Loadable Kernel Module Exploits

Beat potential invaders at their own game by learning how to use cracker tools and improve your own security.
A More Interesting Module

Now we graduate to a more advanced example. Listing 1 presents a module that logs a message every time someone other than uid 0 (root) or uid 500 (me on my workstation) invokes the write system call with the word “Linux” somewhere in the buffer. You may have to stretch a little to find a use for this module by itself, but I assure you it demonstrates several useful concepts. We are able to do this all by replacing the write system call with our own function that performs the checking and logging, and then calls write. Let's go through this example step by step.

Listing 1. Checking and Logging Function

Notice all of the include files. There sure are a lot of them, but don't despair, the ones we are going to worry about are linux/sched.h and asm/uaccess.h. The sched.h include allows you to access the current task_struct structure via the current macro, providing a great deal of useful information about the current process (see Table 1 for a list of some useful fields in task_struct), while uaccess.h provides useful macros for accessing user-space memory (more on this later).

Table 1. Useful task_struct Fields

Even these few fields in task_struct are enough to enable some really interesting modules. Should arbitrary users be allowed to su to root? You can prevent them from doing so by wrapping setuid and checking for one of several prespecified UIDs before allowing the “real” setuid. This will allow you to develop, at the kernel level, an equivalent to the wheel group, or group of users that are allowed to su root. As an aside, the FSF has long held that the wheel group is a tool of fascist administrators (see the documentation for GNU su for more information).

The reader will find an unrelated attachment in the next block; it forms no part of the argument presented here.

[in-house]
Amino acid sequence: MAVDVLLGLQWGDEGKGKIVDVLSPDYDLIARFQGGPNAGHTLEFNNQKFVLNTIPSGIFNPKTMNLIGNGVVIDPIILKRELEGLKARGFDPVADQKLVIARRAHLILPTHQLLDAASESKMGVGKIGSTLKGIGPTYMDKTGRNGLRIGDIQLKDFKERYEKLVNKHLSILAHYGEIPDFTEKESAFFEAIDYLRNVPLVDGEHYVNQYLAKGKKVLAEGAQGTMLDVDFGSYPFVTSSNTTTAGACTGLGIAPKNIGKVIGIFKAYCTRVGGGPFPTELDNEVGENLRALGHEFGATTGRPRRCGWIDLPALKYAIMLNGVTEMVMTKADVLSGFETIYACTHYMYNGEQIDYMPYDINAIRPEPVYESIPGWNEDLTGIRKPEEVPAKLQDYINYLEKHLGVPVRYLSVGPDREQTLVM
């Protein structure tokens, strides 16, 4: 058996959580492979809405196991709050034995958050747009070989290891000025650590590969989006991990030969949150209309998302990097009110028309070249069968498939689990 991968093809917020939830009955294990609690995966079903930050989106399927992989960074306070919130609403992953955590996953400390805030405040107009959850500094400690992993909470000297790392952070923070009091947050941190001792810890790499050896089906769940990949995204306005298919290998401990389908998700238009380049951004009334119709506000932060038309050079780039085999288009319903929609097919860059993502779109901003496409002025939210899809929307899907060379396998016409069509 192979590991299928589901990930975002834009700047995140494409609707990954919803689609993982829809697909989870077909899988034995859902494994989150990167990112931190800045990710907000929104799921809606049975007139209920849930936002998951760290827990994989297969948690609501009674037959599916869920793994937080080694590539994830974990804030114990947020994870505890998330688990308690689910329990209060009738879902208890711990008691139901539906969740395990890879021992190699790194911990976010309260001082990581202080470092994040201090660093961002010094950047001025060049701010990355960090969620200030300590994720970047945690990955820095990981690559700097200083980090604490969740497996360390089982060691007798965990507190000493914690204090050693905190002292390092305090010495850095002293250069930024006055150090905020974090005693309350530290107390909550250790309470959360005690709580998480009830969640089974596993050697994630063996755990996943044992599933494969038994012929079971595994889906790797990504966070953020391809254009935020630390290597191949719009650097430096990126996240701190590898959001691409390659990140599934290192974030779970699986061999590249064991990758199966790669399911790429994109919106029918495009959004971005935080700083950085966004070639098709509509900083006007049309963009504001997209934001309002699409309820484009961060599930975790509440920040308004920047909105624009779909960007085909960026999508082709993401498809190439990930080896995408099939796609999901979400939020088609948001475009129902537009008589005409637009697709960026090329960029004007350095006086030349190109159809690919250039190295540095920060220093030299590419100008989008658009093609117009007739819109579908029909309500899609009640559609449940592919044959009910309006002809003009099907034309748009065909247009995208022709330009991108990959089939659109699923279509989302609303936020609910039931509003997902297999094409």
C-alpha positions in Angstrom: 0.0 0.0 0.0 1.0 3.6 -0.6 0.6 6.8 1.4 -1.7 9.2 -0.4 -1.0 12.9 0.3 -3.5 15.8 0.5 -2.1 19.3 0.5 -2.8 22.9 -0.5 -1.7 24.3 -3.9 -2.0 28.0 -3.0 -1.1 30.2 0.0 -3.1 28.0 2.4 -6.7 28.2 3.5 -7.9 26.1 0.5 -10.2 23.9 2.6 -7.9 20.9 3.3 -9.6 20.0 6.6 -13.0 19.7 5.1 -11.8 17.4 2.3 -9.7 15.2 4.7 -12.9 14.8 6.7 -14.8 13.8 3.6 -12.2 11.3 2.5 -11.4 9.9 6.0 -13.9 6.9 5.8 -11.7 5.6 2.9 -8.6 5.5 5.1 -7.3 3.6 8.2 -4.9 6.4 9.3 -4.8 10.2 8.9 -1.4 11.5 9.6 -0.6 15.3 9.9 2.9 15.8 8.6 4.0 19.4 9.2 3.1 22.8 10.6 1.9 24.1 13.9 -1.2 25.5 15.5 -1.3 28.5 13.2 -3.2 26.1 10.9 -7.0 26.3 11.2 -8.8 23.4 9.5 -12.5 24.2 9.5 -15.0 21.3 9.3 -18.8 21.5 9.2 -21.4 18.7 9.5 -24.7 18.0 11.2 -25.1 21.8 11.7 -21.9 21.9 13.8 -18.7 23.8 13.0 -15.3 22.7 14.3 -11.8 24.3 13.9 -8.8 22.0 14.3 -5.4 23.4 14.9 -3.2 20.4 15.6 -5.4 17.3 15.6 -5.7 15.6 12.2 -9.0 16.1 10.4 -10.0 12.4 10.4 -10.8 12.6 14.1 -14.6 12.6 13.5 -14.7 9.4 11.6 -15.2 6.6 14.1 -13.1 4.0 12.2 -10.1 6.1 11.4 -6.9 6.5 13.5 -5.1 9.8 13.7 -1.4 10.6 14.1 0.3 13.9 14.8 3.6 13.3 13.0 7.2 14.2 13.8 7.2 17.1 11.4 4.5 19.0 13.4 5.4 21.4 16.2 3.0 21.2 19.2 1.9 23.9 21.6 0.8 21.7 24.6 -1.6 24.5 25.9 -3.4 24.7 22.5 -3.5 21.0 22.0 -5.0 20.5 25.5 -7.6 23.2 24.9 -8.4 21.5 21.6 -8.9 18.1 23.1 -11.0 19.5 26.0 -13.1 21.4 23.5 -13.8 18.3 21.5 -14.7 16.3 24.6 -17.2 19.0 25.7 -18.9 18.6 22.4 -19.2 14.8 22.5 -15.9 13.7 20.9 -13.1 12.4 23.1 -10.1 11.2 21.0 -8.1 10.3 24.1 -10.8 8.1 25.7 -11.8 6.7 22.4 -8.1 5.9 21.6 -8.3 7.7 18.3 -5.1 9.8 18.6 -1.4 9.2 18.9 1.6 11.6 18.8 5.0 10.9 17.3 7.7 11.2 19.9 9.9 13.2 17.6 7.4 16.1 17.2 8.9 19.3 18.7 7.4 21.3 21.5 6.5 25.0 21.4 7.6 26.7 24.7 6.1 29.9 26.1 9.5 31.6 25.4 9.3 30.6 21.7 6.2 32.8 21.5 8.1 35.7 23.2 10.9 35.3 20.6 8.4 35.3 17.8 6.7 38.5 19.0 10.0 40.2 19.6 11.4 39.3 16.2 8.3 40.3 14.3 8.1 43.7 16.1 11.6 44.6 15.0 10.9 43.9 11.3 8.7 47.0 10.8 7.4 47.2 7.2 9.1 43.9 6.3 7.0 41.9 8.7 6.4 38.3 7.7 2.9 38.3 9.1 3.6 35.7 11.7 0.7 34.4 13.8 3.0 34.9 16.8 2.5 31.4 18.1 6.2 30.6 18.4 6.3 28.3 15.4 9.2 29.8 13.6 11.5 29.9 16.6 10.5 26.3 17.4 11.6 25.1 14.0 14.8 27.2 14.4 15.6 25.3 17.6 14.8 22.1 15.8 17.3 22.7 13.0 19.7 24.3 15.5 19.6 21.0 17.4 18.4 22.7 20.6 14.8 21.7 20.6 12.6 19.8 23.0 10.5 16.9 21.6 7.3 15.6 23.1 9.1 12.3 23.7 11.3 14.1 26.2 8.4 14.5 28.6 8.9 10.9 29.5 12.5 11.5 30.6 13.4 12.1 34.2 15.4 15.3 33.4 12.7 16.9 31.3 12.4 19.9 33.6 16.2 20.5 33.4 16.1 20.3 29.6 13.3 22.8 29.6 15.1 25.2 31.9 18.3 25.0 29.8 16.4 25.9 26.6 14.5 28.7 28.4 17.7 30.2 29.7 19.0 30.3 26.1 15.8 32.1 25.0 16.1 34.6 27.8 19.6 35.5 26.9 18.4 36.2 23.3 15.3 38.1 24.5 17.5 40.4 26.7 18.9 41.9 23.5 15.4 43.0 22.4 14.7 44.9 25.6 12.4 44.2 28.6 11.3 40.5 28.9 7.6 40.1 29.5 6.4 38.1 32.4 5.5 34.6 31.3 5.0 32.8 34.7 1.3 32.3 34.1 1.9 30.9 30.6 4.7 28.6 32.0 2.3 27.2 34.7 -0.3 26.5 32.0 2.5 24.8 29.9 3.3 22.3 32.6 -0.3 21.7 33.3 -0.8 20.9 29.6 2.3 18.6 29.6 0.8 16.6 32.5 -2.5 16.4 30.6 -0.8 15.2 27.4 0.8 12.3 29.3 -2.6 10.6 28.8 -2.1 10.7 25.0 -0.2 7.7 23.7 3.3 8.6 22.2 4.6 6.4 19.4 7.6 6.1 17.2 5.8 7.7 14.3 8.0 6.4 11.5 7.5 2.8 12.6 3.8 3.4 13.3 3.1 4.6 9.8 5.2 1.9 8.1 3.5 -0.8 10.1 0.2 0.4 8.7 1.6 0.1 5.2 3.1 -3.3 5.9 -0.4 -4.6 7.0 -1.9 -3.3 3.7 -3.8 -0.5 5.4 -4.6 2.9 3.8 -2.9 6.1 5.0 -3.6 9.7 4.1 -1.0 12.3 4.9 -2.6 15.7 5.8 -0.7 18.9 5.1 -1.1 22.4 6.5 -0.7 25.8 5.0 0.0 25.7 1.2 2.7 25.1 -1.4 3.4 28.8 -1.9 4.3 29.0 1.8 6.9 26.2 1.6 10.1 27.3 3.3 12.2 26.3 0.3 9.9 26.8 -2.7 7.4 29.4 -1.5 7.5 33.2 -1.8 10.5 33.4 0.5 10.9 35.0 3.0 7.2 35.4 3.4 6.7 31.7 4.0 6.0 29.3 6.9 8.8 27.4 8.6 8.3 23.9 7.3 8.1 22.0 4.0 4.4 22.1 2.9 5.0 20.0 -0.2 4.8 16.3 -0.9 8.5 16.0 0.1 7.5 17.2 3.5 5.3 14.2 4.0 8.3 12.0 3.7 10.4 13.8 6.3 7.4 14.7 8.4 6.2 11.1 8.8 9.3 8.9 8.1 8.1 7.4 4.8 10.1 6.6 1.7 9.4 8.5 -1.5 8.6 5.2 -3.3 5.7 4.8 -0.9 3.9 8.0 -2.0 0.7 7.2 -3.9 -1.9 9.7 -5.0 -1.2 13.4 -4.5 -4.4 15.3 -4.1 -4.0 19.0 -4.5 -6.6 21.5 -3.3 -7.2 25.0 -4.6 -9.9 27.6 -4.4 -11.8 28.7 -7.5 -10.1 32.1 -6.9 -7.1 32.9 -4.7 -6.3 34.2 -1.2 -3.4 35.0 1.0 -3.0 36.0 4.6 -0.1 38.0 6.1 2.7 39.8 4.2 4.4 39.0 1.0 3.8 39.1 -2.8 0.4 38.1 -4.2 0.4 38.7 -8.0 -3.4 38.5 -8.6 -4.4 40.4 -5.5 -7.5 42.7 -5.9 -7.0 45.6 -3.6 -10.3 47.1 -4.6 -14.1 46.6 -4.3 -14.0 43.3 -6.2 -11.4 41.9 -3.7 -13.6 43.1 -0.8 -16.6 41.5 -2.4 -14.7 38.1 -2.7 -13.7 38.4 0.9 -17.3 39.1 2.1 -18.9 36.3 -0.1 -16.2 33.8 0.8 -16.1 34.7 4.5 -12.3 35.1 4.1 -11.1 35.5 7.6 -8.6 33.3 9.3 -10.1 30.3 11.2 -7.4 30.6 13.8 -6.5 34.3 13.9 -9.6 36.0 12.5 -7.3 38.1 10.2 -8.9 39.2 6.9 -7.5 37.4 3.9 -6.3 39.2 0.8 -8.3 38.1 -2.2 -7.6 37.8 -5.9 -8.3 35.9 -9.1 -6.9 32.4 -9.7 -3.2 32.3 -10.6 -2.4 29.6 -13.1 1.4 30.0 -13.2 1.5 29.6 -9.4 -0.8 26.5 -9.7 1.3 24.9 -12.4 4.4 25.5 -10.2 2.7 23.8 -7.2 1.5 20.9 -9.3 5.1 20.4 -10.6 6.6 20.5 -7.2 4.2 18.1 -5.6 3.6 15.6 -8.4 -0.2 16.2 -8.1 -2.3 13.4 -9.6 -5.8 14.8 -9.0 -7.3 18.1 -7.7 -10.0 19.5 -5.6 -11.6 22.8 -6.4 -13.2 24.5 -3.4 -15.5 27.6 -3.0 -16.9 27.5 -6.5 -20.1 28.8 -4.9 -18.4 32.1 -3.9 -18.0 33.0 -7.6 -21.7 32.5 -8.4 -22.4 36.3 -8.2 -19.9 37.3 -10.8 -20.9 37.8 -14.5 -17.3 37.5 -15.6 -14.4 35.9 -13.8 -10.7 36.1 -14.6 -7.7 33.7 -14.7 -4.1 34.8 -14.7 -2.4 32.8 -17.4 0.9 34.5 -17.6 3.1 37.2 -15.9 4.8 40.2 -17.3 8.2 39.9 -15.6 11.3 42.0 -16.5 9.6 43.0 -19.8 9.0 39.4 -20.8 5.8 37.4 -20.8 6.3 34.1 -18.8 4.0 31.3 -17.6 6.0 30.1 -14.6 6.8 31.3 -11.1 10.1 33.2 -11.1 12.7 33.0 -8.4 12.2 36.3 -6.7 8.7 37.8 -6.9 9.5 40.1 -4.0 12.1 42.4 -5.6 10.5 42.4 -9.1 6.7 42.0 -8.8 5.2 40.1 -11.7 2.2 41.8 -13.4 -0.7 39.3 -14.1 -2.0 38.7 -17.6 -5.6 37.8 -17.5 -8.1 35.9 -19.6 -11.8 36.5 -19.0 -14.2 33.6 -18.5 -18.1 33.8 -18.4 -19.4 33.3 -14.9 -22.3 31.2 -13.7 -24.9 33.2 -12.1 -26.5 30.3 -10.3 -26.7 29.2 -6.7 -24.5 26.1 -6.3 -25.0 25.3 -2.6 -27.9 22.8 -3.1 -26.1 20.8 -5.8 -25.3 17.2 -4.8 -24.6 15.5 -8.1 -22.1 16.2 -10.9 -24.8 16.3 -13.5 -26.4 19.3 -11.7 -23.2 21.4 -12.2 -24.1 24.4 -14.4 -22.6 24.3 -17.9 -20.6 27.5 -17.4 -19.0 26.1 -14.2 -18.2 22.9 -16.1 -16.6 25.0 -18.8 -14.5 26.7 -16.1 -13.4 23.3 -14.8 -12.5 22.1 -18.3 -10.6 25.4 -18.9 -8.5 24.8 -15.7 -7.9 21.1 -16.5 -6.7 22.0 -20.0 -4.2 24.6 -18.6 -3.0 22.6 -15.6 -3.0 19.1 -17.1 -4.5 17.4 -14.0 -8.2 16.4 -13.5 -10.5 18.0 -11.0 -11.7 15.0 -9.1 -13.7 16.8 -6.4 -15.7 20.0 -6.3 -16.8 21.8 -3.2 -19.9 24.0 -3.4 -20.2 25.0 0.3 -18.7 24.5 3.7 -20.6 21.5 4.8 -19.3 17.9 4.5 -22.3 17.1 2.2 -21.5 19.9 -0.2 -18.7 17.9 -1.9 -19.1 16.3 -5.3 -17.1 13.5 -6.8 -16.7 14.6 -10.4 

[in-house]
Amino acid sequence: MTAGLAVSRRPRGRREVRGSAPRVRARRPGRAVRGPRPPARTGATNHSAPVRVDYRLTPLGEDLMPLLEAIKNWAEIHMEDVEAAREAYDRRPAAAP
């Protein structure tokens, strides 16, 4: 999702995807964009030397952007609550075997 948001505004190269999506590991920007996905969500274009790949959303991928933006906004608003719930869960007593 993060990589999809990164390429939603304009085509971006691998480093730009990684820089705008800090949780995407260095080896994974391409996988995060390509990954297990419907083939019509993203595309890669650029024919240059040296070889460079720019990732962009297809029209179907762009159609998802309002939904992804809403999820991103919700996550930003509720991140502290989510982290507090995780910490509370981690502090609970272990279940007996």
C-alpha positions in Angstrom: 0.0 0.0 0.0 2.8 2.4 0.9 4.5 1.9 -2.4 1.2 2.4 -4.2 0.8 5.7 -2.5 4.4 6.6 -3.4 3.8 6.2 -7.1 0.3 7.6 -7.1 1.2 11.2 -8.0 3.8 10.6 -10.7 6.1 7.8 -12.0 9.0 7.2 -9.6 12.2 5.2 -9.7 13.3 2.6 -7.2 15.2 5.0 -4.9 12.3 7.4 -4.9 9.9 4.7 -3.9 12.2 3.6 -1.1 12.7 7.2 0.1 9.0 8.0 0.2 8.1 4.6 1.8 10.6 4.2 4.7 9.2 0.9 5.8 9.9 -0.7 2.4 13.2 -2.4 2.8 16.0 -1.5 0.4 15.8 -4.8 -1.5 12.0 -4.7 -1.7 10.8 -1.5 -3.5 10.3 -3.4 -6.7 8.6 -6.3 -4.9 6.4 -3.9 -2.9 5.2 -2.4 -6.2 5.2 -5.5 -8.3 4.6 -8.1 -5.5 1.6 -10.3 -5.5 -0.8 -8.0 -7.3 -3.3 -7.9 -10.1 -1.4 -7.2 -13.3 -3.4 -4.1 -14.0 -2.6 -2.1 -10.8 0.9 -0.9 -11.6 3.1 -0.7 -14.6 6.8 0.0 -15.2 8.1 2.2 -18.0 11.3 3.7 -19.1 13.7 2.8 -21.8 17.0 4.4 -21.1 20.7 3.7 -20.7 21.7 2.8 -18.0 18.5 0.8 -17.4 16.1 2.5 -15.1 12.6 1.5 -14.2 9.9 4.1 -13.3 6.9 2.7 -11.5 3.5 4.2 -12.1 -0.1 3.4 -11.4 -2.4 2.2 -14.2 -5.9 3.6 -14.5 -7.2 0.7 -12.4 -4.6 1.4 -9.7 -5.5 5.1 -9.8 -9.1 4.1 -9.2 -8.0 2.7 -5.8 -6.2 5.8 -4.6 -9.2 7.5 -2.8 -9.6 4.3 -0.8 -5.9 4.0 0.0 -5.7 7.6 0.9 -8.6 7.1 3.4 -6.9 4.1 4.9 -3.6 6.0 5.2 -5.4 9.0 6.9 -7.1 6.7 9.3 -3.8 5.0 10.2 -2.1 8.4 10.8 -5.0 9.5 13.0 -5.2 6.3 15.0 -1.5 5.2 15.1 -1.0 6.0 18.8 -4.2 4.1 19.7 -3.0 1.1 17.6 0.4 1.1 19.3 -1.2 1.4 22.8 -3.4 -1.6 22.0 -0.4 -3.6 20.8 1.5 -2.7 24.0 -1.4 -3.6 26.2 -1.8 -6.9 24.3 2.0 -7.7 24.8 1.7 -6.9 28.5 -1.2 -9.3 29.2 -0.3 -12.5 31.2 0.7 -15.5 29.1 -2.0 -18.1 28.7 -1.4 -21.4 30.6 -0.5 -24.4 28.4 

Being able to audit or alter the behavior of system calls, simply on the basis of which uid invokes them, is obviously a powerful ability. It can make for good security policy to control and audit the actions of the “nobody” user and its friends, the uucp, mail and postgres users carefully. However, an even more powerful technique is to alter behavior based on an argument. We will ignore sys_call_table and origwrite for now and proceed directly to wrapped_write, which examines both the uid of the invoking process and its buffer argument.

The first thing you should notice is that wrapped_write begins with a call to kmalloc. Why not malloc, you may ask? Remember, we're still in kernel space, and we don't have access to malloc and other standard library functions. Even if we did, calling malloc, which returns a pointer to user-space memory, would be worthless. We need to allocate some memory in kernel space to copy data into from the buf argument. This is an important point: the same memory visibility barrier between kernel and user space that keeps your programs from crashing the kernel also adds a little bit of complexity to your kernel programming. When you call write from a C program, you pass a pointer to a user-space memory block that is inaccessible from the kernel. Therefore, if you want to do any operations on data pointed to by a user-space pointer, you will have to first copy that memory area into kernel space. The copy_from_user macro does this for you. copy_from_user takes three arguments, a “to” pointer, a “from” pointer and a count.